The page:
I have often encountered observant people who easily, and accurately, note the lives of Christians living inconsistently with what they believe. They, the people I encounter, usually are referring to some scandal that hit the news, or some errant pastor or priest they knew growing up.
They could be referring to me if they knew me well enough, but, thanks to the good effort on my part in keeping up appearances, my failures are less known than Jim Bakker (he placed money and sex higher than God) or Father Phleger (he places politics higher than God), or any great number of Christian leaders.
I couldn't agree more with the cynicism this encourages. There's one response to this, naturally. If hypocrisy was localized to only those who claim to know God, or the churches they inhabit, I would find religion intolerable.
Religion isn't all bad. Billions of dollars are given to help the poor, the hurting and the needy. Languages have been saved by linguists recording previously unwritten languages. Volunteers have gone into crisis areas, tutored, become doctors in impoverished areas, fed/housed/hired the homeless, donated massive resources to pay for AIDS research, bought slaves and freed them, counseled the raped and abused. All because of their faith and some kind of organized leadership, often directly through a denomination. (aka 'religion').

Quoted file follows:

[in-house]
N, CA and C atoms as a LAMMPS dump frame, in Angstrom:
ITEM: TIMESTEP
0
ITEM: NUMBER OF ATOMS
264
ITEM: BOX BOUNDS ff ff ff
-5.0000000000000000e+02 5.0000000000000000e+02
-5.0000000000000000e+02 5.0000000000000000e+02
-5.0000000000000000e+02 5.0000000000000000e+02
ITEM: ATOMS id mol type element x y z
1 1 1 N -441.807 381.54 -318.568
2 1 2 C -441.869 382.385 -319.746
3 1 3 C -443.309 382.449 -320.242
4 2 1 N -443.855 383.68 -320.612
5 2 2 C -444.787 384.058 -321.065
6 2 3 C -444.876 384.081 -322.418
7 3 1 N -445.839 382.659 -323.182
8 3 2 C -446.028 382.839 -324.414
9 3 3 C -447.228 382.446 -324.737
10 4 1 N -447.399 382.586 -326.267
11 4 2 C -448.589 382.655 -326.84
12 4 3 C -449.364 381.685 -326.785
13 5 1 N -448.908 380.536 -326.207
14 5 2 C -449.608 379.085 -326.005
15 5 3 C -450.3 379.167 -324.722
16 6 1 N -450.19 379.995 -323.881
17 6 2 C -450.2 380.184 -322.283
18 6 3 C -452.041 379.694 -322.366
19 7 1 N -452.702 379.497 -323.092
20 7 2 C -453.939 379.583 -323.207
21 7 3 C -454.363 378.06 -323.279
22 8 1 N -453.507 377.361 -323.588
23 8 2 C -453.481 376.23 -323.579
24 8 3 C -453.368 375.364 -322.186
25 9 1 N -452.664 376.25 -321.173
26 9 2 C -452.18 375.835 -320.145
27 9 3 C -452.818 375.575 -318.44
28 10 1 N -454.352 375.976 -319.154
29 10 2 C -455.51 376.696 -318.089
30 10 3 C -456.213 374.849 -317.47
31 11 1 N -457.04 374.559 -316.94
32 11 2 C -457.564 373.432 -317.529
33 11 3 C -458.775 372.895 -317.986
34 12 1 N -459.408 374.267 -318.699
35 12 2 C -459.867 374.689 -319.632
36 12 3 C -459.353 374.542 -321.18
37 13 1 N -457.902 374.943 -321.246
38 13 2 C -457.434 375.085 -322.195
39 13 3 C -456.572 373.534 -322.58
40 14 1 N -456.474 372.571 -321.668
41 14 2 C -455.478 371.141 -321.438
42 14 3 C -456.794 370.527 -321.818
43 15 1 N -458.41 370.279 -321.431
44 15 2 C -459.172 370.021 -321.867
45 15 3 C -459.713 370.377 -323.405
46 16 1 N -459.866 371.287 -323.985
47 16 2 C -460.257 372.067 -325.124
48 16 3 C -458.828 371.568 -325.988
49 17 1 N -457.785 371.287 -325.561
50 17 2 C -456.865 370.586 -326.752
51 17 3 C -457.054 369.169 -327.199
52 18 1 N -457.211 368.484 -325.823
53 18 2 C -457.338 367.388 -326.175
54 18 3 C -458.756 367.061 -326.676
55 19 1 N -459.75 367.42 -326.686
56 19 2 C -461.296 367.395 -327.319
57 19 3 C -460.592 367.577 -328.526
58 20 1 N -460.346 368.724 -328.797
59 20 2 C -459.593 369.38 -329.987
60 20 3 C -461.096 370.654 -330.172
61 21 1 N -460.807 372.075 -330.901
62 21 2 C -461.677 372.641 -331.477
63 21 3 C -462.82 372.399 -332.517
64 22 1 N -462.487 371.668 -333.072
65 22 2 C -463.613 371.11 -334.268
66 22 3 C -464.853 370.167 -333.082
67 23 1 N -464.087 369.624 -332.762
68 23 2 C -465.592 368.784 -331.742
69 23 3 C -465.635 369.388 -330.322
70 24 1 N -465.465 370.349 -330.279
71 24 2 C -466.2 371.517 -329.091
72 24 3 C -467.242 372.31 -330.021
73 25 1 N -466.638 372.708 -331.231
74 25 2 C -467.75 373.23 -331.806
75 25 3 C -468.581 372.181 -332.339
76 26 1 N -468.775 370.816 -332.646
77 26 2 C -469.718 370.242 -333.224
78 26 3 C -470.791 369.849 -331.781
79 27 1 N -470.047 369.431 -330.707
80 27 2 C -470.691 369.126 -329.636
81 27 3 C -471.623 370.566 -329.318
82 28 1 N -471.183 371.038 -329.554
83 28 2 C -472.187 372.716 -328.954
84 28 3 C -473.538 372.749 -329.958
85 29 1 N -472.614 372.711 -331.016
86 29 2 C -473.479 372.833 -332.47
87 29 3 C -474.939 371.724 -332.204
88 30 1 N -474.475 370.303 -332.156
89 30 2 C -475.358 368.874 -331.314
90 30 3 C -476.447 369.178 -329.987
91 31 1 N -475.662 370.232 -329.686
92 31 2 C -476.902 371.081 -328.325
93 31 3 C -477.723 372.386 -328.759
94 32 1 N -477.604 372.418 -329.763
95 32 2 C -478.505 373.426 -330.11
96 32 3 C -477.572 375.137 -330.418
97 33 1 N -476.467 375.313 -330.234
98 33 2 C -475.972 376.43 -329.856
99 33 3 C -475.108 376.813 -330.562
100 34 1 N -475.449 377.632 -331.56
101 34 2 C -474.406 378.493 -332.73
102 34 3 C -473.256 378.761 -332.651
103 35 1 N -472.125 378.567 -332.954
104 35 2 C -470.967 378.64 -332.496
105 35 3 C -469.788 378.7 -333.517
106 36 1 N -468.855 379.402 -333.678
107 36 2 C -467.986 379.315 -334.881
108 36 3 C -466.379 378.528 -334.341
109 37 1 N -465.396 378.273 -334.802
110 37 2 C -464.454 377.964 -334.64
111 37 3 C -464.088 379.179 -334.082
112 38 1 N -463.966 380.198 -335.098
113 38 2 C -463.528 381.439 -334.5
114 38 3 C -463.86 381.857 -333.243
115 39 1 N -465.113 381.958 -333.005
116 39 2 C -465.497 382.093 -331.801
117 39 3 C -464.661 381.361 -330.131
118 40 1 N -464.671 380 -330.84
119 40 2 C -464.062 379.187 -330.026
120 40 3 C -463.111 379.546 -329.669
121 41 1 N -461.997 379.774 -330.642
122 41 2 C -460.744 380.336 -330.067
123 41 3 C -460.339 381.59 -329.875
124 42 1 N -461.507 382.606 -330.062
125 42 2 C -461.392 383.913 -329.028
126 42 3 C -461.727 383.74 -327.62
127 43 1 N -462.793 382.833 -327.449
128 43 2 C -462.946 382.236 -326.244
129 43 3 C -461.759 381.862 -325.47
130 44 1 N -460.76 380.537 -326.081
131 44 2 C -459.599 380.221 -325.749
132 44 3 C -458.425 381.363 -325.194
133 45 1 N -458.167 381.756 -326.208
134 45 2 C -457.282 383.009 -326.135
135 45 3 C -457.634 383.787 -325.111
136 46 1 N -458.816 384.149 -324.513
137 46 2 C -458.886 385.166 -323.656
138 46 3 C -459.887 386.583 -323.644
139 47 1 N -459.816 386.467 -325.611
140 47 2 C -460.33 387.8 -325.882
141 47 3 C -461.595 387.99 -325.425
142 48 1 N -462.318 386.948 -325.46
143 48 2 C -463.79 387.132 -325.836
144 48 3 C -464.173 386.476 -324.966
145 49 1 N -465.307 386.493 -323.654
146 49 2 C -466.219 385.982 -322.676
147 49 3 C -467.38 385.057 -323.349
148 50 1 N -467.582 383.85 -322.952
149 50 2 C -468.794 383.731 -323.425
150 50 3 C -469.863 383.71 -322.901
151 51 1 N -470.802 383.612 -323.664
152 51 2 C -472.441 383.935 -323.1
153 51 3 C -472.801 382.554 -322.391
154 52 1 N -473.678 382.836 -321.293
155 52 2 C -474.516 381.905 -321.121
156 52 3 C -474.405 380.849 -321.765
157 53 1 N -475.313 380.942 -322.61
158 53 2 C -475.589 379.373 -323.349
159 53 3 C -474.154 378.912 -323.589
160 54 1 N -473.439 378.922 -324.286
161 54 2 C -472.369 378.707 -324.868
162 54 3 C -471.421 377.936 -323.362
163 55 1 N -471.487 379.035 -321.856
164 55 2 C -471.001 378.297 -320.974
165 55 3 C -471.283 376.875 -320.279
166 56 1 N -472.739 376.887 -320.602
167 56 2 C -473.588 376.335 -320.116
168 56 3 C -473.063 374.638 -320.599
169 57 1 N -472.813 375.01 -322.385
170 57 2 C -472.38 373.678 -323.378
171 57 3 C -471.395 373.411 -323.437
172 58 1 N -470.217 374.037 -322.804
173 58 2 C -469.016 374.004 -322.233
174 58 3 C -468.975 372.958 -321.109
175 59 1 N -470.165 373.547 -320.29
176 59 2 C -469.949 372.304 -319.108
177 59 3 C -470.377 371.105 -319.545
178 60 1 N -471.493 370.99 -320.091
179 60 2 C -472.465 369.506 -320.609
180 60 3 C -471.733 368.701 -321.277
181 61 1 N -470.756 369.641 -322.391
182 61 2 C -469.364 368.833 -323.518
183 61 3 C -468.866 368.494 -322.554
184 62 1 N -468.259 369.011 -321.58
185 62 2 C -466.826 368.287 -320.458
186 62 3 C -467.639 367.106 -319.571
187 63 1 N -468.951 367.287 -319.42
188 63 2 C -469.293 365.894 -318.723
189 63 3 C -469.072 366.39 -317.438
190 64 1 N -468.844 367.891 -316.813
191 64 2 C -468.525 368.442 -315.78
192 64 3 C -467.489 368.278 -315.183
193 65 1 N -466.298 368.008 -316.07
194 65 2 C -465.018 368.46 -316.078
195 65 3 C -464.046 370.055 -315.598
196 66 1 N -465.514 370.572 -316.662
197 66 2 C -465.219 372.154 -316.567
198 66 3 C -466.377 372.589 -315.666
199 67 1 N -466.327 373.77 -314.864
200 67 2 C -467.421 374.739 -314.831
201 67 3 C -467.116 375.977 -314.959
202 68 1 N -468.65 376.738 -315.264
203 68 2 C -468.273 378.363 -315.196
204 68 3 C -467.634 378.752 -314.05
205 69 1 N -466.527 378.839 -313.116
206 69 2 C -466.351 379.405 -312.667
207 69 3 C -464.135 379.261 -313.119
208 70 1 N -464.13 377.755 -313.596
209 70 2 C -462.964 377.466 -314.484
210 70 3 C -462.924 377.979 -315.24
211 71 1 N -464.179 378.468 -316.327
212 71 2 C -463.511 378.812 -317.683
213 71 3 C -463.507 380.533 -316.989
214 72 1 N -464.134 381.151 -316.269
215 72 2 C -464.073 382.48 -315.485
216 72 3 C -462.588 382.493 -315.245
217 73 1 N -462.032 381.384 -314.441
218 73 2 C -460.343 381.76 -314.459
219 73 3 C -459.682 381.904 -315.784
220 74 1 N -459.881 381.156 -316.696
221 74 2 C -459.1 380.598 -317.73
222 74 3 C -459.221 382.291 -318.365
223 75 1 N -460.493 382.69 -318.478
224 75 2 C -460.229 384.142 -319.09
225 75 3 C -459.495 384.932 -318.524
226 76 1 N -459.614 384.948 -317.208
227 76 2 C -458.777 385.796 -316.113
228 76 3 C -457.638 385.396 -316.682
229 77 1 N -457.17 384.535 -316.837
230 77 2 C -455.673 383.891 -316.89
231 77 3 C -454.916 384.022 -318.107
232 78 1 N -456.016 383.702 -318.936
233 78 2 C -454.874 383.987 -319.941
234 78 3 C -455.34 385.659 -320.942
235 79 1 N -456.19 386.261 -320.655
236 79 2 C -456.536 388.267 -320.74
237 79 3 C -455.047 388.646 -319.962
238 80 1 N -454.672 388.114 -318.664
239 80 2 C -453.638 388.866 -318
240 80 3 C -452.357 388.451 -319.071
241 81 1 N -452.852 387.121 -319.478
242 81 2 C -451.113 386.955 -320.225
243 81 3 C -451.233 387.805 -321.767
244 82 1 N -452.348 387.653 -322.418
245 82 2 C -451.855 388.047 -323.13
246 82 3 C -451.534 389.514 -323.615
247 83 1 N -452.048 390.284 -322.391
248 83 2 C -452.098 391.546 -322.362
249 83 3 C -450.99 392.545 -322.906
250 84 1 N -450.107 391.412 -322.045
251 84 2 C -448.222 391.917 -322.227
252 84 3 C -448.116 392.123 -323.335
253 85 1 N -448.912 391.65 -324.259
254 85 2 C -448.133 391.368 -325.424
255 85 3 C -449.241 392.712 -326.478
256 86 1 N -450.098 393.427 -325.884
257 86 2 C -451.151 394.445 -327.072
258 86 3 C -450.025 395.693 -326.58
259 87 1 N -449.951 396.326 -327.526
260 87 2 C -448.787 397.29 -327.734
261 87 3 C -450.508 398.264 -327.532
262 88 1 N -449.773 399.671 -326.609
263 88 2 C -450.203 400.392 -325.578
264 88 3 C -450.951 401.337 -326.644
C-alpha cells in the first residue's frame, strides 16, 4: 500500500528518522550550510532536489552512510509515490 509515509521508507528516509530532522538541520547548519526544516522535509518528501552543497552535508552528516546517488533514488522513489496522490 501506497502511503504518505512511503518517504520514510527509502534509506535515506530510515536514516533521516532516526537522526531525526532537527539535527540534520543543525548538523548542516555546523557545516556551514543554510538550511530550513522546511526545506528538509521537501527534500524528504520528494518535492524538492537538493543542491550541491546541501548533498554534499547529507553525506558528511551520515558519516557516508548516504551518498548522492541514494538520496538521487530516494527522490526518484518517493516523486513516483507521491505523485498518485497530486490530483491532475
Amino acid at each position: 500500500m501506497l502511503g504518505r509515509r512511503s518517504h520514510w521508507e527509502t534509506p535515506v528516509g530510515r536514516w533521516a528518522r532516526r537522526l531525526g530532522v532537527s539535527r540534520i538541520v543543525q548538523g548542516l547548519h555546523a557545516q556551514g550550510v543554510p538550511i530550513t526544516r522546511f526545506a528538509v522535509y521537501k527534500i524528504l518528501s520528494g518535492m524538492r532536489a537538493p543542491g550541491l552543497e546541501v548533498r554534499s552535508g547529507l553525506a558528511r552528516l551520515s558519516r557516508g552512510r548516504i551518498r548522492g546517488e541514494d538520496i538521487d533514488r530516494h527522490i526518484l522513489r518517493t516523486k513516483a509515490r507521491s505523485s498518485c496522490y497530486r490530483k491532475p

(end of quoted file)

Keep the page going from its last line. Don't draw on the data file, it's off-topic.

People do things for all kinds of reasons - including secular, humanist and atheistic motivations, but all of the above often happens because of religion. This isn't highlighting my religion or anyone's in particular. Even if we disagree on a hundred things, all of the above are pretty good things we hopefully agree on.
Given that religion, a misleading term for those with faith-in-action, is about getting off the bench and living out someone's stated faith, I think anything else is, by default, a waste of time.
Not all religions are equal. There would be no point in claiming to be a member or believer in one if this was true. No, each believes something different. Theology is not unimportant, and some of the distinctions are unable to be overlooked. Christianity, for one, is completely incompatible with the tenets of Islam. Islam rejects Christ's resurrection, which Christianity is, in part, built upon.
A recent example of this is the students at Wheaton Academy who have not only gotten off the bench, but they have grabbed the ball and run with it.
As part of a larger segment about World Bicycle Relief, WGN TV's Ana Belaval visited Wheaton Academy, and interviewed Jennifer Lee and Ryan Seager, as well as shooting video of the campus. The piece also includes a walk students did to understand the necessity of bicycles in Zambia. Wheaton Academy's part comes in at around 2:45.
WGN could have spoken to any of many students. All have been amazingly intentional in living out what they believe. Hypocrisy? Not as I see it.